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April 1, 2020
Vol. 62
No. 4

The Invisible Math Obstacle

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Instructional Strategies
Imagine you're sitting in math class. The teacher scribbles long division on the board. You understand the concept, but you know the three-digit numbers will dissipate like smoke in your head as soon as you begin. You don't want your classmates to see you counting on your fingers. You match the rows of problems in the book with the rows of students, to predict which equation the teacher might ask you to solve.
In the world of learning differences, dyslexia is a household name, understood through extensive research, testing, and diagnostics that enable assistance for struggling readers. But developmental dyscalculia, a mathematical learning challenge affecting an estimated 5 to 7 percent of students, remains mostly in the shadows. While most educators are aware that students may struggle with math or have emotional anxiety around the subject, there's less understanding about the specific cognitive struggles students with dyscalculia might experience and the need for tailored attention, accommodation, and instruction in a mainstream math class.

Defining Dyscalculia

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Daniel Ansari, head of the Numerical Cognition Laboratory at Western University in Canada, attributes the knowledge gap around dyscalculia to a lack of research and advocacy, though he says both fields are growing. An increasing number of organizations—Understood, Dyscalculia.org, Western University, ADDitude, and others—raise awareness and funding for dyscalculia support. The 2018 Netflix movie Amateur features a young basketball star's struggle with this learning condition. Though experts say the film doesn't get everything right, it's one of the first times dyscalculia received mainstream media attention.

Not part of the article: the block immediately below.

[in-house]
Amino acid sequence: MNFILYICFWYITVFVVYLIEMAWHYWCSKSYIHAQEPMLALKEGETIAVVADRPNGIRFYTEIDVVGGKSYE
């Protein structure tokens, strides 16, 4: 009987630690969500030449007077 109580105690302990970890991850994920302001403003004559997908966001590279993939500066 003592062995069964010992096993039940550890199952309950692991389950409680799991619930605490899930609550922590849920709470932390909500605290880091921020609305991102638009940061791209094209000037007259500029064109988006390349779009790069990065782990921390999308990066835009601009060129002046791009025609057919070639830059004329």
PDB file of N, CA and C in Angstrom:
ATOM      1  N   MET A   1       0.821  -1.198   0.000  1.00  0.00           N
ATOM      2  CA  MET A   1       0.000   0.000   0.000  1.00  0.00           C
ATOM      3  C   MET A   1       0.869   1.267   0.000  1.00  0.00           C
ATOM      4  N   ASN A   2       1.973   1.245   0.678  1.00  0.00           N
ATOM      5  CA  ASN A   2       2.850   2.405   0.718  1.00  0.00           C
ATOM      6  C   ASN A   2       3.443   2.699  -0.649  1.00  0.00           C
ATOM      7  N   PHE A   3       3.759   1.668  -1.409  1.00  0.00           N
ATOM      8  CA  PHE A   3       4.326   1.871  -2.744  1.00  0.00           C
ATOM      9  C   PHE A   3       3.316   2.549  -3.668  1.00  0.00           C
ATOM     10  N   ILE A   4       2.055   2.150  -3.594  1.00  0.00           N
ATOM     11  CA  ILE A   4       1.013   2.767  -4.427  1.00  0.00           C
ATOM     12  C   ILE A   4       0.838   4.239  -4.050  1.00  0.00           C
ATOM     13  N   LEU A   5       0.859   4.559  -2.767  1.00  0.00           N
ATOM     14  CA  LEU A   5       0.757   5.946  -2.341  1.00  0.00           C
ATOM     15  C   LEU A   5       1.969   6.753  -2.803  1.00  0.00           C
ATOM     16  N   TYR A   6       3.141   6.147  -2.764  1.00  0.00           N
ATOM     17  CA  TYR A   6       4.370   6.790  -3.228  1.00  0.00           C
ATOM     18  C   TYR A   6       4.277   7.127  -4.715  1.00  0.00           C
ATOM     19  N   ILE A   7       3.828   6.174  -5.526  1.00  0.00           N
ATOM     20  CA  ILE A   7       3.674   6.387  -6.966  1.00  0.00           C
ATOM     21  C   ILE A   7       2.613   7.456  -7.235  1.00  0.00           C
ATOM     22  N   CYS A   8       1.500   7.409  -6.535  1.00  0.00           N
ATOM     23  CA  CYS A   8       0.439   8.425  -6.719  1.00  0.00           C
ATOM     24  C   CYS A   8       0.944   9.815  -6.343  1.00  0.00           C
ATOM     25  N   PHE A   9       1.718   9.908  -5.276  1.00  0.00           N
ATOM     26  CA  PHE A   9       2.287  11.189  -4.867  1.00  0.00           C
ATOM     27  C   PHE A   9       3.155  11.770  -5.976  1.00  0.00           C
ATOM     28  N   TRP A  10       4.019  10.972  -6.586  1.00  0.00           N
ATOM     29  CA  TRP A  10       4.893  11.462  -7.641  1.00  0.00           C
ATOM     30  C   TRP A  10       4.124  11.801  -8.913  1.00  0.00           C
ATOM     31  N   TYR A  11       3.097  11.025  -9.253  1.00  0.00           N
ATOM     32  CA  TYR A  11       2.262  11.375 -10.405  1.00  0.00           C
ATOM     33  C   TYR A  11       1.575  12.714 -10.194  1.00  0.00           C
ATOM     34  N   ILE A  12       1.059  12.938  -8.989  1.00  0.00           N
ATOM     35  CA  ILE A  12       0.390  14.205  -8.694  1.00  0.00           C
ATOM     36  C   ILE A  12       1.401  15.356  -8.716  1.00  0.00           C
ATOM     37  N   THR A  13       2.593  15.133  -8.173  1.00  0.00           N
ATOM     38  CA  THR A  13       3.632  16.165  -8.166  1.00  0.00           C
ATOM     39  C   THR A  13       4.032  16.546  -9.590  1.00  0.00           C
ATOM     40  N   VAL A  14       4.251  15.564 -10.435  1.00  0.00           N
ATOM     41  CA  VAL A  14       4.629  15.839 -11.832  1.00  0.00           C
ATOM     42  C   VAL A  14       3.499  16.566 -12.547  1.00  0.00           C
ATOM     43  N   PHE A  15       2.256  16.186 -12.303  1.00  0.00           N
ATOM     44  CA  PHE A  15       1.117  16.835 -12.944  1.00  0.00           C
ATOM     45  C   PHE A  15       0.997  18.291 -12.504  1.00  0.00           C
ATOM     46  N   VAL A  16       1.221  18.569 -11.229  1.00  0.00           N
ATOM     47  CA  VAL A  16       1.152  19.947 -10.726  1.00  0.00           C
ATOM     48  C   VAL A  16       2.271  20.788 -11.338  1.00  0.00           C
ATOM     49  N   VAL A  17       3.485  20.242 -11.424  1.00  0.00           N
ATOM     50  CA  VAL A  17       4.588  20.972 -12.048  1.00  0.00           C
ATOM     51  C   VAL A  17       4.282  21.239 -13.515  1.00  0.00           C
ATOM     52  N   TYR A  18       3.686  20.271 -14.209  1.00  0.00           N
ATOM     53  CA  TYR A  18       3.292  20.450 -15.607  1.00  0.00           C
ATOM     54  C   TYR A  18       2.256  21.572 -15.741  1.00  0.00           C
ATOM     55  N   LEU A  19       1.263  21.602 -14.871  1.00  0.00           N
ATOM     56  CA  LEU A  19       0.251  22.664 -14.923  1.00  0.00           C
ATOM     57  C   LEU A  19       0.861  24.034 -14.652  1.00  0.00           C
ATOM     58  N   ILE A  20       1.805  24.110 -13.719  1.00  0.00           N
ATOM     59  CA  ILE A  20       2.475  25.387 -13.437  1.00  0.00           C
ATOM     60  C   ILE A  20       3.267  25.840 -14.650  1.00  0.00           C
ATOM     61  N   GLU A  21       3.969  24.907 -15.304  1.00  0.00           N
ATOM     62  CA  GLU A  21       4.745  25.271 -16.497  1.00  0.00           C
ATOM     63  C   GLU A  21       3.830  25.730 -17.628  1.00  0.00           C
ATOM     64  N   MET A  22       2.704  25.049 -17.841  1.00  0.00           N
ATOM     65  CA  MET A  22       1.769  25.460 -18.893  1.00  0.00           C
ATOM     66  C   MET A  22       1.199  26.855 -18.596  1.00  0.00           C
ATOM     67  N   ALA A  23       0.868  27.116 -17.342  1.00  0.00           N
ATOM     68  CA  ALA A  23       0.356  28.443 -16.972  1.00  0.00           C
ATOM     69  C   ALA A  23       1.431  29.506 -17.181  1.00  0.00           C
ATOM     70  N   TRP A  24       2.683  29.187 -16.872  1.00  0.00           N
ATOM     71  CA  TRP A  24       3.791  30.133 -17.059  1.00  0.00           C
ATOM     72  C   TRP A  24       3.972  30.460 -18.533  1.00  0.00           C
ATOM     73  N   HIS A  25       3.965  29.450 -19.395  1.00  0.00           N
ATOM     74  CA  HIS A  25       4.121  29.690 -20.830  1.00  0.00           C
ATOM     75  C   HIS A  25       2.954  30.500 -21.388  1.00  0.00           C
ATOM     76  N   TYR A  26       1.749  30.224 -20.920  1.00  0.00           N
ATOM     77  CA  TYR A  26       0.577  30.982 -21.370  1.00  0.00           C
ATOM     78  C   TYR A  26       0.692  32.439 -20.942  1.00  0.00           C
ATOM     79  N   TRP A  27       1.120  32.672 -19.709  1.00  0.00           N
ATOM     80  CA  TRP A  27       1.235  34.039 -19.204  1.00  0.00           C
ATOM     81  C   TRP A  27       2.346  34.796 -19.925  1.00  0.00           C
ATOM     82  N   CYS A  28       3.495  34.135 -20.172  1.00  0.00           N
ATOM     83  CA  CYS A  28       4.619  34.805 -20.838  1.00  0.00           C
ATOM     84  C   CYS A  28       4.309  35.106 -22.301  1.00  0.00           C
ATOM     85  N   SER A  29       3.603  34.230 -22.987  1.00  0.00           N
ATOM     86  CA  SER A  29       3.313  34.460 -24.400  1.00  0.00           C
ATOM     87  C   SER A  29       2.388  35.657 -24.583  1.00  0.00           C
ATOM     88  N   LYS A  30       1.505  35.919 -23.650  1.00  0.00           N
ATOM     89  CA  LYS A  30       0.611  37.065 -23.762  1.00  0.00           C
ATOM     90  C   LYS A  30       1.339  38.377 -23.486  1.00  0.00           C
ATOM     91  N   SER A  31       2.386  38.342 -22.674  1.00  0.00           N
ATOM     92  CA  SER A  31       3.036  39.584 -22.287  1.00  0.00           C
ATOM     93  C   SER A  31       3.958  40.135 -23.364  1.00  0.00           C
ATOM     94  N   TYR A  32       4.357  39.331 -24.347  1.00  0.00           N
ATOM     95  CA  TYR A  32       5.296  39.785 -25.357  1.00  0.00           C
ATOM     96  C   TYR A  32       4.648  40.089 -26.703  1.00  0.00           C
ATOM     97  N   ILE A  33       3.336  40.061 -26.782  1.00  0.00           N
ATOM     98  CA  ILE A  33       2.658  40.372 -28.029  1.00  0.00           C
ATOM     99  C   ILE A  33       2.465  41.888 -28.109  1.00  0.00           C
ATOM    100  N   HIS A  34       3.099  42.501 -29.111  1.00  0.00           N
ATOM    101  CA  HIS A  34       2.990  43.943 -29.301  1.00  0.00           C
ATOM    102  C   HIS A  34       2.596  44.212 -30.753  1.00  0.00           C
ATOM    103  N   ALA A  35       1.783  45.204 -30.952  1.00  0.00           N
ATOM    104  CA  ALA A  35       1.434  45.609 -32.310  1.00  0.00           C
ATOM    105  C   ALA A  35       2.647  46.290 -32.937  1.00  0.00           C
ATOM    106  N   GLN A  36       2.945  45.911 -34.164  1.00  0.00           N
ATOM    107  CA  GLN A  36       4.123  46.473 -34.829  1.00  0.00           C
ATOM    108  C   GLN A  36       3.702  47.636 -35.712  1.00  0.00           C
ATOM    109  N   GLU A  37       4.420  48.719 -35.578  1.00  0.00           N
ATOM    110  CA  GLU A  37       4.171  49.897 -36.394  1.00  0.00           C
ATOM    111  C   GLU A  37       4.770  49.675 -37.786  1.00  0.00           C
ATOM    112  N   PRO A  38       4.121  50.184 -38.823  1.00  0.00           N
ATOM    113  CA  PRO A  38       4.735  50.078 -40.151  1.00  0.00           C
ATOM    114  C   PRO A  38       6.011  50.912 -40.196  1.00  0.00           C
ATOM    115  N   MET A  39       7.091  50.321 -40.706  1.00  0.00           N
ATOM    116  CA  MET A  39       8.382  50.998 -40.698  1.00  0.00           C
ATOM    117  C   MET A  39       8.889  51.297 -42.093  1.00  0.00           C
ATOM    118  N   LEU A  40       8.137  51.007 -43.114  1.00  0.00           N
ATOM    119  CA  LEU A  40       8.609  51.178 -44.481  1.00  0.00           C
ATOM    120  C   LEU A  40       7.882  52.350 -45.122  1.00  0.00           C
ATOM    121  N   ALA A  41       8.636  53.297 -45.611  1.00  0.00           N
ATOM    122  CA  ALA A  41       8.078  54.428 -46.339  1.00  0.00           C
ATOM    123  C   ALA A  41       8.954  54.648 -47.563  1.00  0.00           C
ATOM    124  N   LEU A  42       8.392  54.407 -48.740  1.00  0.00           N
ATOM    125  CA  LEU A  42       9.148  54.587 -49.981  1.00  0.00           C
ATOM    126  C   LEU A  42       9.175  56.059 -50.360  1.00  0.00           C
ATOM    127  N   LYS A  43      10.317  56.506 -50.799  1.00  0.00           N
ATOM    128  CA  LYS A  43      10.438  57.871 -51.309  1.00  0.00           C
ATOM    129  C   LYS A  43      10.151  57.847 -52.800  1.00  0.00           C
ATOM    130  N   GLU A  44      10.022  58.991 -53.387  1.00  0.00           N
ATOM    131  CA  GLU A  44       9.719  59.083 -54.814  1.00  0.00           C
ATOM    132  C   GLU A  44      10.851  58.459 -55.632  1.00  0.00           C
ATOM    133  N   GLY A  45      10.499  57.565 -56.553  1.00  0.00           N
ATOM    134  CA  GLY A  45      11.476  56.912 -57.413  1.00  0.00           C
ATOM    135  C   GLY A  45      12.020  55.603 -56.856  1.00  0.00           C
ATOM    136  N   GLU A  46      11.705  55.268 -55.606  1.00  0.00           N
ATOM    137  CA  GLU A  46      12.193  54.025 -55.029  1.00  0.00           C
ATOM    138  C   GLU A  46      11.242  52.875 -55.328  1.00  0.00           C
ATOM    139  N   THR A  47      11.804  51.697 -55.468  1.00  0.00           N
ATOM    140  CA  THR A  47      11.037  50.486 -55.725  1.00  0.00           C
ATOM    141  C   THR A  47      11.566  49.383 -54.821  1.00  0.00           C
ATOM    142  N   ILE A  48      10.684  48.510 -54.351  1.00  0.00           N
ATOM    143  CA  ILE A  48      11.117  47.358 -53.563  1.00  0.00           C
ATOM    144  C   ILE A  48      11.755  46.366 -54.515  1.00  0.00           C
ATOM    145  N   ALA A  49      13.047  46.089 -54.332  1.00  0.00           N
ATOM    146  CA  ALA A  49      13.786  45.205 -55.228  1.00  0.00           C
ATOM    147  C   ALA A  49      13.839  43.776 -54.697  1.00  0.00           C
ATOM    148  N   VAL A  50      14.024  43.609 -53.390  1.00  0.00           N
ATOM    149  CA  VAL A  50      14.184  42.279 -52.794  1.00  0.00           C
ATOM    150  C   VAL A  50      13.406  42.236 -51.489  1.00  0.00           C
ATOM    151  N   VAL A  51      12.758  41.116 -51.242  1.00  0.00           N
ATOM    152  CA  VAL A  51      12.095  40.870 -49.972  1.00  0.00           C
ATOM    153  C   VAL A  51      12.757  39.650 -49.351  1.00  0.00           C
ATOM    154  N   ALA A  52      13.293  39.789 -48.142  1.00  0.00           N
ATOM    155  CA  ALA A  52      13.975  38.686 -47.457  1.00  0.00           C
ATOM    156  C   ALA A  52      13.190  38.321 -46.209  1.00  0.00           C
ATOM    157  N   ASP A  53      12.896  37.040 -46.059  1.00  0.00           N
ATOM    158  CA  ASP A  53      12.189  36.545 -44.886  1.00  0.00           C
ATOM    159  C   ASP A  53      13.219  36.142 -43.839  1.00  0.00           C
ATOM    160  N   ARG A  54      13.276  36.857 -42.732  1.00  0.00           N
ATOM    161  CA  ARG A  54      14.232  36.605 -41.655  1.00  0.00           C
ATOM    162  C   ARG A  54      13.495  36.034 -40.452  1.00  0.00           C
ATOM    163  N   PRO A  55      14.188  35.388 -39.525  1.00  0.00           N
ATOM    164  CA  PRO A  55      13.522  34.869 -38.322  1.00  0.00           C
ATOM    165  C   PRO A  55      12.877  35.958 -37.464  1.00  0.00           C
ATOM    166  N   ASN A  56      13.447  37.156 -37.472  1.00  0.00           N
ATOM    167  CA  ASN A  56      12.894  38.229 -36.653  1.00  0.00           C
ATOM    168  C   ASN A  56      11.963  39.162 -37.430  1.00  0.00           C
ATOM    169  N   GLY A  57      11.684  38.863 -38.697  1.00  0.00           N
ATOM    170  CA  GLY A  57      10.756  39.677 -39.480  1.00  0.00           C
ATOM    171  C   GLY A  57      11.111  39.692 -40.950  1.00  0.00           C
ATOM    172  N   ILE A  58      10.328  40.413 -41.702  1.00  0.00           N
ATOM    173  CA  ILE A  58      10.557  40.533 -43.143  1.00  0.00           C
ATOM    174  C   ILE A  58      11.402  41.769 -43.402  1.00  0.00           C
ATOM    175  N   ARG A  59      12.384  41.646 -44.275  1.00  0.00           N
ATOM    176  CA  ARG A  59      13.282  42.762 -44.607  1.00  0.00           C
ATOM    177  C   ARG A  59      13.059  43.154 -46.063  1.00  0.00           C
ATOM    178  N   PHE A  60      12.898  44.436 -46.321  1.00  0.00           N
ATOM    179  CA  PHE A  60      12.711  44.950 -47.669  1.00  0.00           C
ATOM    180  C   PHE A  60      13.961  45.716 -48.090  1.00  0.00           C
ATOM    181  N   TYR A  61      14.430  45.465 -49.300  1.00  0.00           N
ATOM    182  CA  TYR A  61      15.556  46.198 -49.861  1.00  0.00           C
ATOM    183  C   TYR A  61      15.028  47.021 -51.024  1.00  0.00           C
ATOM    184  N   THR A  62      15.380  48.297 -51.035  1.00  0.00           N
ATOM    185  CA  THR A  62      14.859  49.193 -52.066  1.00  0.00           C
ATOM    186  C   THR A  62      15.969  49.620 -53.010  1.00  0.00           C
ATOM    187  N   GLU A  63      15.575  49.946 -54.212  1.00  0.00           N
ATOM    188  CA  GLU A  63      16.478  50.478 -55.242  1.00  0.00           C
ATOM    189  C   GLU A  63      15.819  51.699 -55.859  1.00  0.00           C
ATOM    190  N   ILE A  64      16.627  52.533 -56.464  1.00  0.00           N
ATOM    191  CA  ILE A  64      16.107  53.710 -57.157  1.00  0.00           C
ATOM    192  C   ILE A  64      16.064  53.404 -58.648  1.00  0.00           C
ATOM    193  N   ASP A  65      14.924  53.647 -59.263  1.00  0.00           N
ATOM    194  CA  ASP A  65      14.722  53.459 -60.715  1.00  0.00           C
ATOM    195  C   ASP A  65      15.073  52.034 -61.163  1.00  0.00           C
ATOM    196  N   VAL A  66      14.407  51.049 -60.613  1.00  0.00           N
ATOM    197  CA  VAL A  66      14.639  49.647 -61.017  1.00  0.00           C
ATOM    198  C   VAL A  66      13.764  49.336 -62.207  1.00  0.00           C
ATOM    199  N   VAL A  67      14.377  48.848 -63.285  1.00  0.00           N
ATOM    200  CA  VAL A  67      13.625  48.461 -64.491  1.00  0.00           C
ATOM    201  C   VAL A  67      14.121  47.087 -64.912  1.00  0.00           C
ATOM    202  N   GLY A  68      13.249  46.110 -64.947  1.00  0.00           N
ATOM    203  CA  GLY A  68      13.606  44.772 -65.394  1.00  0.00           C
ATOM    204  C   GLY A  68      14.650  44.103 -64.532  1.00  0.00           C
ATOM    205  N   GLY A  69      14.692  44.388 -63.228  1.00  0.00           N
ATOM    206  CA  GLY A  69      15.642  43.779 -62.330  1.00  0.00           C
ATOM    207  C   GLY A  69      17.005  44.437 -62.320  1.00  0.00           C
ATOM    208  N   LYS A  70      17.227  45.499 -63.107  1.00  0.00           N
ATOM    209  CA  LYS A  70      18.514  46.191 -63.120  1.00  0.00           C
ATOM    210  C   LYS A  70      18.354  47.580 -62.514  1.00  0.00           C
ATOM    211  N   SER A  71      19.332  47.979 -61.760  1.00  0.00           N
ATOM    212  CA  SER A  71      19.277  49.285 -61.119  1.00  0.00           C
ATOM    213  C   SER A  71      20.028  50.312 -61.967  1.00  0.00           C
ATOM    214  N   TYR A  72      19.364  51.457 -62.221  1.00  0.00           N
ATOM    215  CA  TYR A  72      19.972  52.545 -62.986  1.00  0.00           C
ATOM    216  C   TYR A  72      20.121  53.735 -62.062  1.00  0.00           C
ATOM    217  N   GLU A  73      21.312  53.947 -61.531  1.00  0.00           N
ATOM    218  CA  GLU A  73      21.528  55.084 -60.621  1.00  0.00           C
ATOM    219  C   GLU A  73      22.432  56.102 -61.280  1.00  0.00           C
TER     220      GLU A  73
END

A Different Language

Kara Ball, an elementary science/STEM education specialist in Baltimore City Public Schools, remembers well what it was like to struggle with dyscalculia as a student. She assumed she was just anxious about math and needed more practice, but remedial math classes and weekend tutors didn't help. She understood how math worked, but mental math was impossible. Anything larger than a three-digit number wouldn't stick.